In November 1973 I had an epiphany. During my first week on my internal medicine clerkship, I realized that I had found my specialty—internal medicine.
Prior to medical school I had worked with emotionally disturbed children in an inpatient hospital. I really enjoyed the experience, and learned a great deal. During my first two miserable years in medical school (I disliked how they taught the basic sciences and even more how they tested), I had considered pediatrics, psychiatry, and a great blend in adolescent medicine. Parts of medicine fascinated me, but getting out of the classroom was freedom.
I started my third year on surgery, and quickly realized that I was not a surgeon. I loved talking to the patients, examining and studying their test results, but I had no interest in the operating room. One week during those three months I had an ophthalmology rotation that temporarily attracted me (they had great equipment and interesting problems), but that was a short flirtation.
They I started internal medicine and discovered who I was. Why do I love being an internist?
Internal medicine allows me to be a detective. Often on the inpatient service we address diagnostic challenges. Many internists (this writer included) love the diagnostic process. We love talking with patients, listening carefully to the story, asking probing questions, reading the body language. We get excited when a physical exam finding gives us a clue. We pore over the labs and try to understand how they may help explain the patient's current status. We order imaging to help narrow the diagnostic process.
Most internists that I have met love Sherlock Holmes. We all have patients for whom we have played that role successfully. Unfortunately, few of us are that good all the time.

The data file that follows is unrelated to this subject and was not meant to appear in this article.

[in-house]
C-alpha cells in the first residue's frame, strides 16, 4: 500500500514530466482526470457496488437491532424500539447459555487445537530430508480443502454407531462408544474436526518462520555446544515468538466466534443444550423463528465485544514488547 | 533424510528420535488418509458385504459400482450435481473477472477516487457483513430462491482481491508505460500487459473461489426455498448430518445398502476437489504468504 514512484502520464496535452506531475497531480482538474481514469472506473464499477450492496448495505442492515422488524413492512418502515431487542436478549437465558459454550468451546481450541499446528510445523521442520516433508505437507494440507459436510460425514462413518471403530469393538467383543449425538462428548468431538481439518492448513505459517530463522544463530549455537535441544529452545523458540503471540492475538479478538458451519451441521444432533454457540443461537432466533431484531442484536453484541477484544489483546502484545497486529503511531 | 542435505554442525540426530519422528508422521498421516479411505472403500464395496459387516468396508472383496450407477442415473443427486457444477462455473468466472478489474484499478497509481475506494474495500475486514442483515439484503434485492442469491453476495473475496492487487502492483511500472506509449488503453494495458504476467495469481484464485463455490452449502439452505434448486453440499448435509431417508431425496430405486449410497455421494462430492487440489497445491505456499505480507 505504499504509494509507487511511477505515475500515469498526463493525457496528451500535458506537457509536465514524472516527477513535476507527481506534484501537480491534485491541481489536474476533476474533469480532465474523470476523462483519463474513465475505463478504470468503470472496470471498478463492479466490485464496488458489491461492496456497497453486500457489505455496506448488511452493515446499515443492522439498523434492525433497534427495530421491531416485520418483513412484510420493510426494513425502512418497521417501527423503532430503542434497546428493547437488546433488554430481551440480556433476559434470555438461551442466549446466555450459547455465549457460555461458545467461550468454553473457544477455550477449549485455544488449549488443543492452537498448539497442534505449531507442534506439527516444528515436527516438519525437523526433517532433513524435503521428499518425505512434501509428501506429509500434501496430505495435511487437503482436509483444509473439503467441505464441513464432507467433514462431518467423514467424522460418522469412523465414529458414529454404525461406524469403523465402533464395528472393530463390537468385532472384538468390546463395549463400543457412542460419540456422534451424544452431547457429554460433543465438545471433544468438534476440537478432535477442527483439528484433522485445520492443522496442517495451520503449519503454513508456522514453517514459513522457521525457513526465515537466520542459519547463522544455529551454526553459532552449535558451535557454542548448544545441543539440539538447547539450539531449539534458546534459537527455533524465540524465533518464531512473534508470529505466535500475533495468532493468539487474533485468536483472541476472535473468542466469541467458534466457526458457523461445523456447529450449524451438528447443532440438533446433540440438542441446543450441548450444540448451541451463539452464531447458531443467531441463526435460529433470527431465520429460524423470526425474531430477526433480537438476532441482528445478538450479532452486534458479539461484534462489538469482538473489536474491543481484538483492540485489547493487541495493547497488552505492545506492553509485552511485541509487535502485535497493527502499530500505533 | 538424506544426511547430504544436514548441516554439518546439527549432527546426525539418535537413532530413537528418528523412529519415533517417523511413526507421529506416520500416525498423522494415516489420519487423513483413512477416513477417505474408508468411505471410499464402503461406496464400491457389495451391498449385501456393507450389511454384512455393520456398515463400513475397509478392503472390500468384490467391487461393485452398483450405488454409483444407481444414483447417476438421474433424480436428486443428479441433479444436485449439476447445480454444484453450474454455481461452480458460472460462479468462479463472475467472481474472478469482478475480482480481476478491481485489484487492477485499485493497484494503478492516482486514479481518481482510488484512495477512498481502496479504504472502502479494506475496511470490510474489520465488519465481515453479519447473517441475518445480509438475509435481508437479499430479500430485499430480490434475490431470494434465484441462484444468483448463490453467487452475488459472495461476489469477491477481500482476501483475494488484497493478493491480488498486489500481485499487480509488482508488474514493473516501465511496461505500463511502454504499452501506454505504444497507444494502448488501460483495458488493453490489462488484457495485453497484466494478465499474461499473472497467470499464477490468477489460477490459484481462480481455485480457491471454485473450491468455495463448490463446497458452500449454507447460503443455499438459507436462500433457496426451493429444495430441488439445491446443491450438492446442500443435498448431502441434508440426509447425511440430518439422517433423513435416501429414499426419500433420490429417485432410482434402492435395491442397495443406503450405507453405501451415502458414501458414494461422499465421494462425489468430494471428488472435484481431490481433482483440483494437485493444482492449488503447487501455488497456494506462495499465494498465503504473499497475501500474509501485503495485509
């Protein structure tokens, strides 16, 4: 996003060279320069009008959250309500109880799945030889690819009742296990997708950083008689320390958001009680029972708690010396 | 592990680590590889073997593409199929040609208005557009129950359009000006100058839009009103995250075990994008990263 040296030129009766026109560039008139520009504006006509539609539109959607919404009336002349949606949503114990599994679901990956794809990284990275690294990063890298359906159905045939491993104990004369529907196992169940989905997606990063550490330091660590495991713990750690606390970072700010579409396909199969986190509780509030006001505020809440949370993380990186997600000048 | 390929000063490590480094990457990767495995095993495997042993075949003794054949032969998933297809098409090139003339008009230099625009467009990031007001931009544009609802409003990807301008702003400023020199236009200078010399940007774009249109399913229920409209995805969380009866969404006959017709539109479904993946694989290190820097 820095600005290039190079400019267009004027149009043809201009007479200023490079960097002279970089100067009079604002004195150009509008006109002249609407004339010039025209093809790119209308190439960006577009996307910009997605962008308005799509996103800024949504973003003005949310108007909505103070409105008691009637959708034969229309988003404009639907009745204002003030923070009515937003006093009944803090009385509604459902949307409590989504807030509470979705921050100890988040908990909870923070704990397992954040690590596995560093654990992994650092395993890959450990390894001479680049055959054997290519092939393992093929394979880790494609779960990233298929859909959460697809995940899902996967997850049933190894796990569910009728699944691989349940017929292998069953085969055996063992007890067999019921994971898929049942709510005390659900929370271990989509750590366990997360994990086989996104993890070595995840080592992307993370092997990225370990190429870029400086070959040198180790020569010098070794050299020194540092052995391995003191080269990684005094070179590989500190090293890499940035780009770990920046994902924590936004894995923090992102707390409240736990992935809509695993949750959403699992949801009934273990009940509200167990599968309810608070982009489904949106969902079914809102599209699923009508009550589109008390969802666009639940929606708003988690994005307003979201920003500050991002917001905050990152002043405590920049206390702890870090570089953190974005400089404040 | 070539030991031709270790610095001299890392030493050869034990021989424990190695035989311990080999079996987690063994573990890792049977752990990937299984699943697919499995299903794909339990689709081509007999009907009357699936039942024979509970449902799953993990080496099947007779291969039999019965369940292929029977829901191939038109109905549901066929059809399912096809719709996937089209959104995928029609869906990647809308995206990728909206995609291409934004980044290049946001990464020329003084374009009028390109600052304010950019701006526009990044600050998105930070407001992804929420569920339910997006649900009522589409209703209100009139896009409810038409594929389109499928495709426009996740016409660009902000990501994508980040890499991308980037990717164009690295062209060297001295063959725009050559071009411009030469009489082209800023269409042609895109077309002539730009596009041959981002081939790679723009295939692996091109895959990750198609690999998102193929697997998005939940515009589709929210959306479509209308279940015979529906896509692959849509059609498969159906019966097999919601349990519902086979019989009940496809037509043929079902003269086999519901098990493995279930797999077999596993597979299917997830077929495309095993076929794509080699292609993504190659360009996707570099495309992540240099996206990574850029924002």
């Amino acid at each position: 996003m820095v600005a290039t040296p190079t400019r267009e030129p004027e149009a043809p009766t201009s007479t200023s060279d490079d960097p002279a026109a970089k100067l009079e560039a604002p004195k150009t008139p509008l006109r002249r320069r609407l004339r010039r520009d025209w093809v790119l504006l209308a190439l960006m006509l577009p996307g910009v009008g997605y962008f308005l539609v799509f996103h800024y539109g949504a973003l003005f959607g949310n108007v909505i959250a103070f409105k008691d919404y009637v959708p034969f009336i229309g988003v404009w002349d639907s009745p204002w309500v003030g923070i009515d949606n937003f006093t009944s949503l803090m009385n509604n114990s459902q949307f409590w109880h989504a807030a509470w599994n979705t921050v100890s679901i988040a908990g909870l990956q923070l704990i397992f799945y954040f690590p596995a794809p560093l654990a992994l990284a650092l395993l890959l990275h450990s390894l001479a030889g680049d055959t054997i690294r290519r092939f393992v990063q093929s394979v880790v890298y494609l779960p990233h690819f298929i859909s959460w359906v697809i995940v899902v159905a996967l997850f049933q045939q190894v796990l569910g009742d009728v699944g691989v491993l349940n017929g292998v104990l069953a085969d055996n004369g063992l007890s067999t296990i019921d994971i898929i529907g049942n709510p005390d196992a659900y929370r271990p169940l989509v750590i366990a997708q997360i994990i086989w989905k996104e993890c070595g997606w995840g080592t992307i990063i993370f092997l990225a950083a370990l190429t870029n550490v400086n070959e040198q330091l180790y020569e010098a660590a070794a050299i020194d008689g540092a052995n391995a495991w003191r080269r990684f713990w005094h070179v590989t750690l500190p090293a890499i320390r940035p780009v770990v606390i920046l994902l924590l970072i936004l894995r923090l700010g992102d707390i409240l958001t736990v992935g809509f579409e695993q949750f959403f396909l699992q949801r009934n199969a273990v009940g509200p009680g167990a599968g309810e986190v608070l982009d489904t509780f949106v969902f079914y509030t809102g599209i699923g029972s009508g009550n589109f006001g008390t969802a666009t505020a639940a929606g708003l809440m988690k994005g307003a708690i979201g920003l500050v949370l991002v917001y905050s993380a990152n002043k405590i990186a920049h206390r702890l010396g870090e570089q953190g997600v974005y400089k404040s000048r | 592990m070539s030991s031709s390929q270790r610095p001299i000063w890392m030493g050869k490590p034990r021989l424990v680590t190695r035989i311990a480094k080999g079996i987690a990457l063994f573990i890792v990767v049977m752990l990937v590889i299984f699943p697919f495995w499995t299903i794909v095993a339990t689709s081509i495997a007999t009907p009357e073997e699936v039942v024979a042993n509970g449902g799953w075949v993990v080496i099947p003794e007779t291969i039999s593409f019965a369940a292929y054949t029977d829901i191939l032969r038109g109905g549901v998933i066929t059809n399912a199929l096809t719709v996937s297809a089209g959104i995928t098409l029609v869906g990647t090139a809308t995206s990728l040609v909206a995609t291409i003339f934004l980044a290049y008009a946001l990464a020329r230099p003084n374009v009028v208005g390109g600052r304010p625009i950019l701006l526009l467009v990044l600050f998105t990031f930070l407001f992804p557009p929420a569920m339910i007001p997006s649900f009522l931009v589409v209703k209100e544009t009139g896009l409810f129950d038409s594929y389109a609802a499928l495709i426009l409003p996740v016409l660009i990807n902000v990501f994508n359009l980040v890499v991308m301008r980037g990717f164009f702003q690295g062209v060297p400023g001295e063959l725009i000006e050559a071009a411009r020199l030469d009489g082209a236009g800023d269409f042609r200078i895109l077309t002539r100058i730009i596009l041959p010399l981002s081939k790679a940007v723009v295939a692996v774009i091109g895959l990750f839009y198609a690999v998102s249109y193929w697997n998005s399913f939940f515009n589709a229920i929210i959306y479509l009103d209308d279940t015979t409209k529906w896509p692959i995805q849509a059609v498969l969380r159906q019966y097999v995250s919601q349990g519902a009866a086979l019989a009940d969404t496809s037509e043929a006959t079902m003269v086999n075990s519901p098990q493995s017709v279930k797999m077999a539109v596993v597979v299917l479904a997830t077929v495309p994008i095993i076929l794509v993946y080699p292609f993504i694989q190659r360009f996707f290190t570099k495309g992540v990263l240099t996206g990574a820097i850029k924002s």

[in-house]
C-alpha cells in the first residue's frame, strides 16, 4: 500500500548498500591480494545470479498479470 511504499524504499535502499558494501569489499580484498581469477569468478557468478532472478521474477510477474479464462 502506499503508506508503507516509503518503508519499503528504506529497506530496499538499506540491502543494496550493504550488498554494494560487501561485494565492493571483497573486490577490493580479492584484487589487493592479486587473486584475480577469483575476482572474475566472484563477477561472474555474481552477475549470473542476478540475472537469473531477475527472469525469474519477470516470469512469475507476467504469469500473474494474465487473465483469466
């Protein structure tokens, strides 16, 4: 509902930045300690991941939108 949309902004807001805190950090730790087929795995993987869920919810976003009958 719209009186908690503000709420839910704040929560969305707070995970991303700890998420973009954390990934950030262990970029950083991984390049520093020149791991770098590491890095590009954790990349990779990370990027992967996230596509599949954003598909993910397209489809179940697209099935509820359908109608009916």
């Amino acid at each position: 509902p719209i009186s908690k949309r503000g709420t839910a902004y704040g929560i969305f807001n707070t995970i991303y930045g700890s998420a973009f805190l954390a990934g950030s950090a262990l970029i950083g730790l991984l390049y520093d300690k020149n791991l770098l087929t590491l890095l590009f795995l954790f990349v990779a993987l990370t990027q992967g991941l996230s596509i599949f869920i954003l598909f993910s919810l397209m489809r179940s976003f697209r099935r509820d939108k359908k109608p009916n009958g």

Great internists like patients, and I do mean the great majority. Some patients make developing a positive doctor-patient (or patient-doctor) relationship, but we find them to be unusual.
We like helping patients, providing comfort, decreasing their uncertainty, showing our empathy and often decreasing their distress. Sometimes we make diagnoses and develop a treatment plan that obliterates the disease (most often with infections); sometimes we make diagnoses that lead to lifelong treatment (think type II diabetes, systolic dysfunction, COPD, etc.) and we can often prevent secondary complications or at least delay them.
We offer comfort and dignity when we can no longer treat the disease. We strive to treat every patient like we would want ourselves and our family treated.
Internal medicine provides the ideal balance of our never ending intellectual fascination with medical science and our commitment to comforting our patients. Some classic internal medicine quotes:
“The good physician treats the disease; the great physician treats the patient who has the disease.”
– William Osler
“. . . For the secret of the care of the patient is in caring for the patient.
” – Francis Peabody
“No greater opportunity or obligation can fall the lot of human being than to be a physician . In the care of the suffering he needs technical skills, scientific knowledge, and human understanding, he who uses these with courage, humility, and wisdom will provide a unique service for his fellow man and will build an enduring edifice of character within himself. The physician must should ask of his destiny no more than this, and he should be content with no less.”
– Tinsley R. Harrison
“Time personally spent with the patient is the most essential ingredient of excellence in clinical practice. There are simply no short cuts and no substitutions.”
– Philip Tumulty
So on this wonderful day of Thanksgiving, I am thankful for family, friends, our wonderful country, and the good fortunate I have had in becoming an internist. I have tried to help patients in distress. I have tried to help learners see internal medicine in a positive light, and help them become internists if that fit their aptitude.
Being an internist has always been a great privilege. Every time we help a patient, even in the smallest way, we do something worthwhile. Happy Thanksgiving!
db is the nickname for Robert M. Centor, MD, FACP. db stands both for Dr. Bob and da boss. He is an academic general internist at the University of Alabama School of Medicine, and is the Regional Associate Dean for the Huntsville Regional Medical Campus of UASOM. He still makes inpatient rounds over 100 days each year. This post originally appeared at his blog, db's Medical Rants.